There was more. The Brooklyn Dodgers may have muscled the New York Giants out of the nostalgia-tinted celebration of the warm embrace among team and city and fan in what is now celebrated as the "capital of baseball" in the decade after World War II. But unfairly so. Mays's Dodger center field rival Duke Snider (full disclosure—the hero of my childhood) groused that Brooklyn fans were "the worst in the league" and "don't deserve a pennant," and insisted that "I Play Baseball for Money—Not Fun." It was Mays who captured the joy of the time by saying that 'I'd play for free" and it was Mays who contributed the enduring iconic image of an era when baseball was in and of the city —playing stickball in the streets of Harlem.

But nostalgia isn't what it used to be. There is a shadow falling over Mays's baseball life, one not readily integrated into a biography, although it was the most important thing that happened to baseball in the course of those years—that baseball lost its place as the nation's preeminent sport, that the "national pastime" no longer lived up to that billing.

Over the two decades following Mays's first appearance at the Polo Grounds in 1951, major league baseball became more accessible to a wider public, with more night games, expansion to the west coast, and national television exposure. Yet the "reward" for all this was that the sport's once unchallenged hold on the popular imagination slipped away.

Even getting fans to come out to landmark events was hard. Another new baseball biography of a legend from that era reminds us of the problem. The final stages of Maris's 1961 quest to break the sport's most celebrated record of all - Babe Ruth's 60 home run single season mark—played out before "crowds" of 21,485 and 19,061 and 23,381 in a Yankee Stadium that could seat close to 70,000. And the year before, Ted Williams played his last game at Fenway Park with fewer than 10,000 fans on hand.

Mays's career exactly coincides with baseball's fall. When Mays joined the Giants, baseball was far and away America's favorite sport, the pick of more than twice as many fans than football ( 39 percent for baseball, 17 percent for football). By the time Mays retired, football had taken a lead (32 percent to 24 percent) that it has never relinquished. Today four times as many fans favor football over the still self-proclaimed "national pastime" (41 percent to 10 percent).

Not only are the ranks of those for whom "time begins on opening day" dwindling—they are graying. Only six percent of adults under the age of 29 pick baseball as their favorite sport, compared to 46 percent for football and 16 percent for basketball. The preference for baseball increases every step up the longevity scale (11 percent among 30 to 49; 14 percent among 50 to 64; 17 percent for 65 and over) although outpaced by football among sports fans of all ages. It is the kind of ever graying audience distribution that has classical music impresarios tearing at their long hairs. But it is probably the target audience for selling books.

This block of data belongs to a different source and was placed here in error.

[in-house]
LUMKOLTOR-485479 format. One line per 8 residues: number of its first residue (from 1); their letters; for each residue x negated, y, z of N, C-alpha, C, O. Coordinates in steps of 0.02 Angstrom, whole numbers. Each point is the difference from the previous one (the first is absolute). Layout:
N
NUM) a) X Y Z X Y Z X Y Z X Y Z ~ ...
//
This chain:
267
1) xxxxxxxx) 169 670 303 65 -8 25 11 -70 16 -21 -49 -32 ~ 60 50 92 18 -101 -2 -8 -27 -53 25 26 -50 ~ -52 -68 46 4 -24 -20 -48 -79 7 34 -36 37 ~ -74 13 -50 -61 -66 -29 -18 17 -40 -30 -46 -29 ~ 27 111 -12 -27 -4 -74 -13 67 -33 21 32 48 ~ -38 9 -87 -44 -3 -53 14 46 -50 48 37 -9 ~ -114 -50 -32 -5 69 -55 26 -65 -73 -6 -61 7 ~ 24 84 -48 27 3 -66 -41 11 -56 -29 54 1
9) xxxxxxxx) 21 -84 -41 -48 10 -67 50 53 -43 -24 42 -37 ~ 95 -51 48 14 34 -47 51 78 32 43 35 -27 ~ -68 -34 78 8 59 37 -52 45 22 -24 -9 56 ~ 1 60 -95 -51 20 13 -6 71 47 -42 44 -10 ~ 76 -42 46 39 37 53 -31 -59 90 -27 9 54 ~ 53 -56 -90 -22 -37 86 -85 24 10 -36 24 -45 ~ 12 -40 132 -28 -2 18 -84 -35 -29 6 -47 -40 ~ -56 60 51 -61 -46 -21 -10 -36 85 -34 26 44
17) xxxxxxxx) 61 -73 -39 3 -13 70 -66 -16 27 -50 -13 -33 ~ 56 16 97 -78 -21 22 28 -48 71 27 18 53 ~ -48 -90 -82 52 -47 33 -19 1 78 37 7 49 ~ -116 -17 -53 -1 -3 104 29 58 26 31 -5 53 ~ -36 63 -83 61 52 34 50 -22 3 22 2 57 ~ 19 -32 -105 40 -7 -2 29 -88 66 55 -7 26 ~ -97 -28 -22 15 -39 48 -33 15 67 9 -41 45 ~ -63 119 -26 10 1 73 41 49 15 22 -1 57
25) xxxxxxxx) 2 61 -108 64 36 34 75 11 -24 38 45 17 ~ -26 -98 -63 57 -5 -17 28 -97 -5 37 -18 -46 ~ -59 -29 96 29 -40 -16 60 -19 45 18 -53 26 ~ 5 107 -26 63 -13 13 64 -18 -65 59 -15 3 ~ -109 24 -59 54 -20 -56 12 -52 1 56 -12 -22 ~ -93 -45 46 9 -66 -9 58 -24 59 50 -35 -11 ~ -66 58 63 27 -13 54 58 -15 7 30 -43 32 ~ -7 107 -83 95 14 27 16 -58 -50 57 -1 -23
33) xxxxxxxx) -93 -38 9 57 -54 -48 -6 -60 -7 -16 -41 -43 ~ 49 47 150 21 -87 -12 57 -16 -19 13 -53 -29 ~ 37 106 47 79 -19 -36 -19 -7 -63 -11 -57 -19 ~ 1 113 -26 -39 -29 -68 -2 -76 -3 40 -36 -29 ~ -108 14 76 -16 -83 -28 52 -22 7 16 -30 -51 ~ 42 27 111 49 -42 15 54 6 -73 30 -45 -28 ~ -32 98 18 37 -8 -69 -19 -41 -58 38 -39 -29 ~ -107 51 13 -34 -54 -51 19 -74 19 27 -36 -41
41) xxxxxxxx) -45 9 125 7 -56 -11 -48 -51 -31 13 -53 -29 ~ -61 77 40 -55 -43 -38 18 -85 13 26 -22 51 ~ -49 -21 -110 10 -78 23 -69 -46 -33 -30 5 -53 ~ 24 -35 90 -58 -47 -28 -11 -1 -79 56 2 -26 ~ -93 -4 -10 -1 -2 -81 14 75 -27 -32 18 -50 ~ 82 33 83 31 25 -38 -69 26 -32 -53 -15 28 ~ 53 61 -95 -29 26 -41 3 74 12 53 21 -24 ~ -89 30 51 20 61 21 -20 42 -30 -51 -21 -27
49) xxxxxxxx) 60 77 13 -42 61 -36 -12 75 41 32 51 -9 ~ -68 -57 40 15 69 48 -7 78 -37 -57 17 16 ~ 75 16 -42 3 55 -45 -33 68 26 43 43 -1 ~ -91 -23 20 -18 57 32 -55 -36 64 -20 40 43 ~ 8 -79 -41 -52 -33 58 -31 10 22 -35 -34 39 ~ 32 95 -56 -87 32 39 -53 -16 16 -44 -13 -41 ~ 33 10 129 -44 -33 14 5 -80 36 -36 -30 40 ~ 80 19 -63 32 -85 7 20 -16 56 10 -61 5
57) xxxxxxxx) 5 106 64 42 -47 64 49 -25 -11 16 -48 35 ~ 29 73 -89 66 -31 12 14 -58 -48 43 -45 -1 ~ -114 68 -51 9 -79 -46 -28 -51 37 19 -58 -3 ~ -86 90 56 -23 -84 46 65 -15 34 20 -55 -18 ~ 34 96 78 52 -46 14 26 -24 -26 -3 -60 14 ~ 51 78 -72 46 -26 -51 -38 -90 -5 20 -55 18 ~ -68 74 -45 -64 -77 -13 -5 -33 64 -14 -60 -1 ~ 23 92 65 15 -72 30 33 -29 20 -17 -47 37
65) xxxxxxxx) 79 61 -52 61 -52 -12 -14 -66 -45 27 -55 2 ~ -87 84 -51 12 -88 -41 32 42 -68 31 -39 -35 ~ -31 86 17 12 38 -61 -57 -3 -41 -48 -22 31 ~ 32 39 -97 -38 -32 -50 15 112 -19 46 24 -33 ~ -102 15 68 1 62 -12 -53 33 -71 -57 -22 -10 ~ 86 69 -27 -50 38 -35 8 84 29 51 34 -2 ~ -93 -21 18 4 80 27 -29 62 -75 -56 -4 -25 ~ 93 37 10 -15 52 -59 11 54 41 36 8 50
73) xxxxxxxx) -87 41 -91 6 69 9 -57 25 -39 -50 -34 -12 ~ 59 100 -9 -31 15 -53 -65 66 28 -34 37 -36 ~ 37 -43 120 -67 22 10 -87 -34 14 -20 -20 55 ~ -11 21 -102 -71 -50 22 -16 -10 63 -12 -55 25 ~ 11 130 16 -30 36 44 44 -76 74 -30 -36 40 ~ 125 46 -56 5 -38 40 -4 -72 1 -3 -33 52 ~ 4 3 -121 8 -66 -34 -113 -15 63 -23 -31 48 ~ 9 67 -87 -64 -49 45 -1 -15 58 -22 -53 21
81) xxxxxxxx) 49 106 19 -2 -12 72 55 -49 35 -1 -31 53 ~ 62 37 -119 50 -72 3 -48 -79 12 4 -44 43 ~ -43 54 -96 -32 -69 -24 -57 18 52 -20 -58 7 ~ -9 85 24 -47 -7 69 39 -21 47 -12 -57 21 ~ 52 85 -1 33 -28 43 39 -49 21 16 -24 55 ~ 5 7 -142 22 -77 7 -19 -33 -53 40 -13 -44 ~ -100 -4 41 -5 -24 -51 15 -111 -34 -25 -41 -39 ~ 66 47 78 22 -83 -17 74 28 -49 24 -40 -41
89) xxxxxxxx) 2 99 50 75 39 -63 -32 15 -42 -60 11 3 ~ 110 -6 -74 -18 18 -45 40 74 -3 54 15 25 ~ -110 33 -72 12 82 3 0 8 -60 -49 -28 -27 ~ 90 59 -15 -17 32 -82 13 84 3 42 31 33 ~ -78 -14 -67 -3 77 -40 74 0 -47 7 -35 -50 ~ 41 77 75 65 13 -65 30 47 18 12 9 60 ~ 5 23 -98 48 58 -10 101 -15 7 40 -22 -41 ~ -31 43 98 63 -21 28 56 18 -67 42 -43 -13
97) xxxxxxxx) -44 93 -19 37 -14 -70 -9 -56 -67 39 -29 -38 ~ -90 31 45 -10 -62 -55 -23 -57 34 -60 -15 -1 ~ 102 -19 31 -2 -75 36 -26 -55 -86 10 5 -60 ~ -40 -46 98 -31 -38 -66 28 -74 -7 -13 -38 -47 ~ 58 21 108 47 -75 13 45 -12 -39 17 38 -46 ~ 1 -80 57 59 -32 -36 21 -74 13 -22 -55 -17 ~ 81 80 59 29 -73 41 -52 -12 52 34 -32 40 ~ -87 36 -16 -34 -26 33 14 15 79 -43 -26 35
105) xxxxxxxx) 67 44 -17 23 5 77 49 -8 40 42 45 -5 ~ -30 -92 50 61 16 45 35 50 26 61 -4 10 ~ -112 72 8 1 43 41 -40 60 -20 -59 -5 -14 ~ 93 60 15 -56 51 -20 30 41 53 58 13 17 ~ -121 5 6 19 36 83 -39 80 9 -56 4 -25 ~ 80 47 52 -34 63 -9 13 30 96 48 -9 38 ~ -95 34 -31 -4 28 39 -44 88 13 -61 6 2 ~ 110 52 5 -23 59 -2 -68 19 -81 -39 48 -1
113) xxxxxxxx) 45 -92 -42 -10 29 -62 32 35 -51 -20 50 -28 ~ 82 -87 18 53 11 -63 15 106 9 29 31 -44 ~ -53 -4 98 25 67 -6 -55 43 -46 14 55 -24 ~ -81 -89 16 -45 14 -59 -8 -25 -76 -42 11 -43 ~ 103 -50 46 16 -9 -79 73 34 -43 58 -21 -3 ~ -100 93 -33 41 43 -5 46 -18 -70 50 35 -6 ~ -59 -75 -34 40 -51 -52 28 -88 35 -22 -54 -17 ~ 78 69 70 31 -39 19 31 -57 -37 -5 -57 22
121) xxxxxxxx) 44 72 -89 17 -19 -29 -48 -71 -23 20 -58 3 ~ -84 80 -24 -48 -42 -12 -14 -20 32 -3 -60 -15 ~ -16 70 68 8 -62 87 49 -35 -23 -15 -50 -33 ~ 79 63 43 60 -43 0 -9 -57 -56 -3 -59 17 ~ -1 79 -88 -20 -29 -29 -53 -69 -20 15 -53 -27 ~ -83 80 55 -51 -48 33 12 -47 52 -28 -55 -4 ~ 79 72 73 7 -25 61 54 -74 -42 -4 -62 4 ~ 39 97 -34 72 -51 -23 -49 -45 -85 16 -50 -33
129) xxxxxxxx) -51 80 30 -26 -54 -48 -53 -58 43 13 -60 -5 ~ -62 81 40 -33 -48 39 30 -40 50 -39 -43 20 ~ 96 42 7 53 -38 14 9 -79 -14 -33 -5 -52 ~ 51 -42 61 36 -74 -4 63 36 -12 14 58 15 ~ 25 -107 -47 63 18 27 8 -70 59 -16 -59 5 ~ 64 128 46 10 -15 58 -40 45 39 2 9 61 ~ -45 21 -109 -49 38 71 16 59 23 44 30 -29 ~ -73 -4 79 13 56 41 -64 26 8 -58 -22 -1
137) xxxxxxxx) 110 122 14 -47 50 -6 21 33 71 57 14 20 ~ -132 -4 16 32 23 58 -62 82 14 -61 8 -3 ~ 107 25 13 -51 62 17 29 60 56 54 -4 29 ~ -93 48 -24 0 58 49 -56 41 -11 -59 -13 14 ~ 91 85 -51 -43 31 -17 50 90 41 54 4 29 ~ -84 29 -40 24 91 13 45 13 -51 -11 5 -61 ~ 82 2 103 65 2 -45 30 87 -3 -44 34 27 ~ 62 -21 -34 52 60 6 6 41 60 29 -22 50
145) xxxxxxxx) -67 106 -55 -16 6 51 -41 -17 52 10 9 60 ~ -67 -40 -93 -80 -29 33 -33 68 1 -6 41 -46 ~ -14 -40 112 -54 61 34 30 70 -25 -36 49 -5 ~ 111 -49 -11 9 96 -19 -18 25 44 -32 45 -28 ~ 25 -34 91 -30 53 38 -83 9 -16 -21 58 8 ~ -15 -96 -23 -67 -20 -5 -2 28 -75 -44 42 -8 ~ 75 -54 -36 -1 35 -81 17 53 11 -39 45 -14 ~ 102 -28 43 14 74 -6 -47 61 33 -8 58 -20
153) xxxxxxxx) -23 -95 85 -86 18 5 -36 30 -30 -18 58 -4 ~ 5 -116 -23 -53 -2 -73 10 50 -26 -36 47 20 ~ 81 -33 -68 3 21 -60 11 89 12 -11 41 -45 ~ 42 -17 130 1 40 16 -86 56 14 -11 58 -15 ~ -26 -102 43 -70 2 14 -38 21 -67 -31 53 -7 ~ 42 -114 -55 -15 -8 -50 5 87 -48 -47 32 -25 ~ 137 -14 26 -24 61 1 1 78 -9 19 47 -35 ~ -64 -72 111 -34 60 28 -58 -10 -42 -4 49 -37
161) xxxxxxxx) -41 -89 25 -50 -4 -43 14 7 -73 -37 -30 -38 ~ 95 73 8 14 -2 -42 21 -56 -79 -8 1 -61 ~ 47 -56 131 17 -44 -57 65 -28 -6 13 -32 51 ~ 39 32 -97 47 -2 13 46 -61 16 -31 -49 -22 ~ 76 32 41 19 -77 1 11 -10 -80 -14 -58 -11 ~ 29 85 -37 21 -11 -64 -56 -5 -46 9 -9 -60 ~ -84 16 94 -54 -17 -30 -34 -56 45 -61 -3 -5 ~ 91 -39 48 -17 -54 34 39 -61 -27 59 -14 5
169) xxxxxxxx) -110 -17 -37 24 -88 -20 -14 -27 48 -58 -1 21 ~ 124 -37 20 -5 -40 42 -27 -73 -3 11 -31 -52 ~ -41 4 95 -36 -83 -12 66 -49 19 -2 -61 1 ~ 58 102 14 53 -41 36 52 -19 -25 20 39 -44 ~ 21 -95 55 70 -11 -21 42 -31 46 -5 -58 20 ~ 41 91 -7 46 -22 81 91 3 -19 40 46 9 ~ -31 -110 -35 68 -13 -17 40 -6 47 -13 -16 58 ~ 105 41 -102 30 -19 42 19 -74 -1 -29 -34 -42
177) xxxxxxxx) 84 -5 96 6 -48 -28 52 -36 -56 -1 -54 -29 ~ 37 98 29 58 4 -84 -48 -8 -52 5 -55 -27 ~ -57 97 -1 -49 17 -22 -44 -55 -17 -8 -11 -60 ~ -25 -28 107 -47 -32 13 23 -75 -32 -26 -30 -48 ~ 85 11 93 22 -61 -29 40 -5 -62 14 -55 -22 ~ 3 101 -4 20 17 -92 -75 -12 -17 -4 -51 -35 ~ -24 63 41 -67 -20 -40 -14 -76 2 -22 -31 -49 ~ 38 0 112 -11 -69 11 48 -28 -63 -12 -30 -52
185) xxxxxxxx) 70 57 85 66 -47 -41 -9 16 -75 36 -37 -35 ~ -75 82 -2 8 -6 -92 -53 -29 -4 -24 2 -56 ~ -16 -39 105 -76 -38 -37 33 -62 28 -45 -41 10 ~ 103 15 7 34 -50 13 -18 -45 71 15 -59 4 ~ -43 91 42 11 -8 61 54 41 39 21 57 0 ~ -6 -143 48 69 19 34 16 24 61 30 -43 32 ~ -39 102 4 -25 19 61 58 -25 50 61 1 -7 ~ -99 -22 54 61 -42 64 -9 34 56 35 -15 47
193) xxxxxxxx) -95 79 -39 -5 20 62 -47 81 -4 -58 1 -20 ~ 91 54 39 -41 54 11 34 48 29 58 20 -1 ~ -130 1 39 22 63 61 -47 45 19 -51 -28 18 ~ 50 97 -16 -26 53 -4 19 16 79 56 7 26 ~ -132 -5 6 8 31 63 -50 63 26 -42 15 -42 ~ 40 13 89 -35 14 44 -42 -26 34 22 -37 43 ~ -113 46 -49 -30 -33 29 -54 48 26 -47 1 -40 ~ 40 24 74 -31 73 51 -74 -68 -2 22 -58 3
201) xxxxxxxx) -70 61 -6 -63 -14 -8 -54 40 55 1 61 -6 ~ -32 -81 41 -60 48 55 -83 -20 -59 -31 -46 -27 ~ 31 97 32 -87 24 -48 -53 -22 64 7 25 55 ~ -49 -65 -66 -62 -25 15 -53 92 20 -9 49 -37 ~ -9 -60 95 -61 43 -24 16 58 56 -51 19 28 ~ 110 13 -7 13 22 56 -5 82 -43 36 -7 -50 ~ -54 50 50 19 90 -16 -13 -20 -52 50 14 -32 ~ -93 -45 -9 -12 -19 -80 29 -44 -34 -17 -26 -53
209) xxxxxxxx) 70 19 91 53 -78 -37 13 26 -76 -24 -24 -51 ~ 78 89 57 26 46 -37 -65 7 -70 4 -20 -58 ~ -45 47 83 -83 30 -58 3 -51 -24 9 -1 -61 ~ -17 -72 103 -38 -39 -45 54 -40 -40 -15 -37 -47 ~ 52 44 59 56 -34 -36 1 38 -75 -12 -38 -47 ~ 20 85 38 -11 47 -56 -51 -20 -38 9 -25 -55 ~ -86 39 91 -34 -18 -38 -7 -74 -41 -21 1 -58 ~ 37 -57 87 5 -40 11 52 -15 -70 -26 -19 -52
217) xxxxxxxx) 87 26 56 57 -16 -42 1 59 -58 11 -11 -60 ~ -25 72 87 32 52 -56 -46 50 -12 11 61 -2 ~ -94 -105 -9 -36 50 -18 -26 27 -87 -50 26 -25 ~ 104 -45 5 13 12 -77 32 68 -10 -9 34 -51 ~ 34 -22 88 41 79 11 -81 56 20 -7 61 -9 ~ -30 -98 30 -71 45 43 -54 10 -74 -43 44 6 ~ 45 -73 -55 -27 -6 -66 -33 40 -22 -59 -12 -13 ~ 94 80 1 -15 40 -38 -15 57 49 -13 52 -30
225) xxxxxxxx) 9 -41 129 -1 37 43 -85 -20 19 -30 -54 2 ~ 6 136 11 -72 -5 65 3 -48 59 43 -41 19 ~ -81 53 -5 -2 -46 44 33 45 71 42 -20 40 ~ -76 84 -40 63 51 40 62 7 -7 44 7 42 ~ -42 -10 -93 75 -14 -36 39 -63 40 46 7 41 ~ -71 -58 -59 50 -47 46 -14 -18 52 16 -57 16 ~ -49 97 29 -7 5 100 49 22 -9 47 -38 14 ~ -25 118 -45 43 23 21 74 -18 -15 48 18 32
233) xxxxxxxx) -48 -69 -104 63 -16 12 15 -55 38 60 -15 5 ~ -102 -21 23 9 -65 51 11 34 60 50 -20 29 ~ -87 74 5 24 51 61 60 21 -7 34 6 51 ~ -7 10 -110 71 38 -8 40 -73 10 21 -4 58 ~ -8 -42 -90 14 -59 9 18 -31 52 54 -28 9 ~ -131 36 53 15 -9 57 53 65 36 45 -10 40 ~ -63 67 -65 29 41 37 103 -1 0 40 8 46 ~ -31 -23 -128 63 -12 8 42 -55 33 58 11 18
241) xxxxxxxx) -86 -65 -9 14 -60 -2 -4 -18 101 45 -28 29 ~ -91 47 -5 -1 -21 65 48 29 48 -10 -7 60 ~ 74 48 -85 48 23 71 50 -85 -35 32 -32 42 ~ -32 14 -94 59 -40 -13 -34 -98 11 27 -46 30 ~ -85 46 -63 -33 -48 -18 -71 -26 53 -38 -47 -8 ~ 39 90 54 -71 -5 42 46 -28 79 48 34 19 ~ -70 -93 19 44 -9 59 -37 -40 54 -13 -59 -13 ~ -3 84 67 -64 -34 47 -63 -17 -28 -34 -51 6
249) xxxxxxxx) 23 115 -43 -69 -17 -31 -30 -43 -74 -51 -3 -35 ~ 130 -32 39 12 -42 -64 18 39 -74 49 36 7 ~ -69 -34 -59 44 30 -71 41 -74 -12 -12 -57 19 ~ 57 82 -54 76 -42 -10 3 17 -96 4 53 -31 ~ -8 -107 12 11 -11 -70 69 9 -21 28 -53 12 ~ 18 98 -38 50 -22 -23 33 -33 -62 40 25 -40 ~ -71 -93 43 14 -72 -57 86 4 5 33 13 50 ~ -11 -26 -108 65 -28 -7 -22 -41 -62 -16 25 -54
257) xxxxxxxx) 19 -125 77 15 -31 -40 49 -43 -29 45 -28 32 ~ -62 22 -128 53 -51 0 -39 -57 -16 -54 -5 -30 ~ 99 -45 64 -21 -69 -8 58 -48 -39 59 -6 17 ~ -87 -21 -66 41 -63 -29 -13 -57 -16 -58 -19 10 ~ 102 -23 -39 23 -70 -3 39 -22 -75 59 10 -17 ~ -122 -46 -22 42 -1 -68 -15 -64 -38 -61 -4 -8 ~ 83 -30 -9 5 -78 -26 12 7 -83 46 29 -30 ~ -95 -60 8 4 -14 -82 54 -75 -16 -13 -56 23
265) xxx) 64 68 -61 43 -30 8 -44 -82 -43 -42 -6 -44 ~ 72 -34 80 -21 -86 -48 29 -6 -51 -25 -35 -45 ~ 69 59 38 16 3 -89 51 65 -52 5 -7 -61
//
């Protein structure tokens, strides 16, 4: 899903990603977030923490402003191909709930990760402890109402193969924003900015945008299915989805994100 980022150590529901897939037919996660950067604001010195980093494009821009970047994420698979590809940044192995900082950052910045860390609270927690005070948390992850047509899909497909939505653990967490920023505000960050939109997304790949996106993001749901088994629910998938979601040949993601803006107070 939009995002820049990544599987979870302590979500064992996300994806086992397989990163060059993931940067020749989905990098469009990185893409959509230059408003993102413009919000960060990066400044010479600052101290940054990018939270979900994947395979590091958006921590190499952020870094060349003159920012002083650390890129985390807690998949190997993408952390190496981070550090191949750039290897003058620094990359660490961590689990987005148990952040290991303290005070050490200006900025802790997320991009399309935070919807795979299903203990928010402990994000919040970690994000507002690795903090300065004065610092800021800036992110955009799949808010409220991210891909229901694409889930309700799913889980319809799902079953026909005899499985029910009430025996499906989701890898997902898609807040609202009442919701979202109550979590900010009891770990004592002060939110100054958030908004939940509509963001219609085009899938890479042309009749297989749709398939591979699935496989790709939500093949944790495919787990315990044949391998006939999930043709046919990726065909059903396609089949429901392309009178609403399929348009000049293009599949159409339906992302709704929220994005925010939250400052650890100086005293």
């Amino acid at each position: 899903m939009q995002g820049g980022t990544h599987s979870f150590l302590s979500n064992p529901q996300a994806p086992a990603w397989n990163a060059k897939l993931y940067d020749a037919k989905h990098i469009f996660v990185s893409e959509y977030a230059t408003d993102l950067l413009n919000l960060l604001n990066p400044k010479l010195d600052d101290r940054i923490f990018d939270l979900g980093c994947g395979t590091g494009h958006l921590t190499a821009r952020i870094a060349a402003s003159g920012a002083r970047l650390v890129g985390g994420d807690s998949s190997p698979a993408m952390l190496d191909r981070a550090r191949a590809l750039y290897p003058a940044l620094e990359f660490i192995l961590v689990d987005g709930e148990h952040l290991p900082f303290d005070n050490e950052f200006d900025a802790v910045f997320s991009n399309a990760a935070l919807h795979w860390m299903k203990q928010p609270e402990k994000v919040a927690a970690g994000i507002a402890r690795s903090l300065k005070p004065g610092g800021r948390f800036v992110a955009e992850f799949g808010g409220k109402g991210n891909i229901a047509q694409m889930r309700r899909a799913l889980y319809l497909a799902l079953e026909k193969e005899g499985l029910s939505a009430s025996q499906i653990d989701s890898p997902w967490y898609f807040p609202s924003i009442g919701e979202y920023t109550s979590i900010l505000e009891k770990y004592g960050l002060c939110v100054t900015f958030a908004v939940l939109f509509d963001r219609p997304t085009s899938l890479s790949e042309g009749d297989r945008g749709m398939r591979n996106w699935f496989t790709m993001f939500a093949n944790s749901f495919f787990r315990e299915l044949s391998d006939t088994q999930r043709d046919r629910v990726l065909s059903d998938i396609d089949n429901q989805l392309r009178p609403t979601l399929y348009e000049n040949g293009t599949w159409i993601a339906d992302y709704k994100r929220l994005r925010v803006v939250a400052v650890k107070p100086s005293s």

Final thought. There is plainly an audience for a big book about Willie Mays over half a century since his rookie season and almost 40 years after his retirement. Will anyone be reading about Alex Rodriguez or Derek Jeter 40 years from now? The poll numbers above raise doubts, but let's table that question for the time being. For now, play ball.

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Henry D. Fetter is the author of Taking on the Yankees: Winning and Losing in the Business of Baseball and has written widely about the business and politics of sports. More

Henry D. Fetter is the author of Taking on the Yankees: Winning and Losing in the Business of Baseball (WW Norton). He has written about the business and politics of sports, the American left, Jewish and Israeli history, and legal affairs for publications including the New York Times, Wall Street Journal, the Times Literary Supplement, the Journal of Sport History, Israel Affairs, The Public Interest, American Communist History, The National Pastime, and the Encyclopedia of American Jewish History, and his work has appeared in several baseball history anthologies.

His article "Revising the Revisionists: Walter O' Malley, Robert Moses and the End of the Brooklyn Dodgers" was awarded the Kerr History Prize for the best article published in 2008 in the journal New York History; an earlier version of that article was presented at the Columbia University symposium "Robert Moses: New Perspectives on the Master Builder" (March 2007) and received a McFarland-SABR Baseball Research Award. He is the recipient of research grants from the Society for American Baseball Research and the Harry S. Truman Library Institute.

Fetter is a graduate of Harvard Law School and also holds degrees in history from Harvard College and the University of California, Berkeley. A native New Yorker, he attended his first major league baseball game at Brooklyn's Ebbets Field on Memorial Day 1955 and some years later followed the Dodgers to Los Angeles where he has practiced business and entertainment litigation for the past 30 years.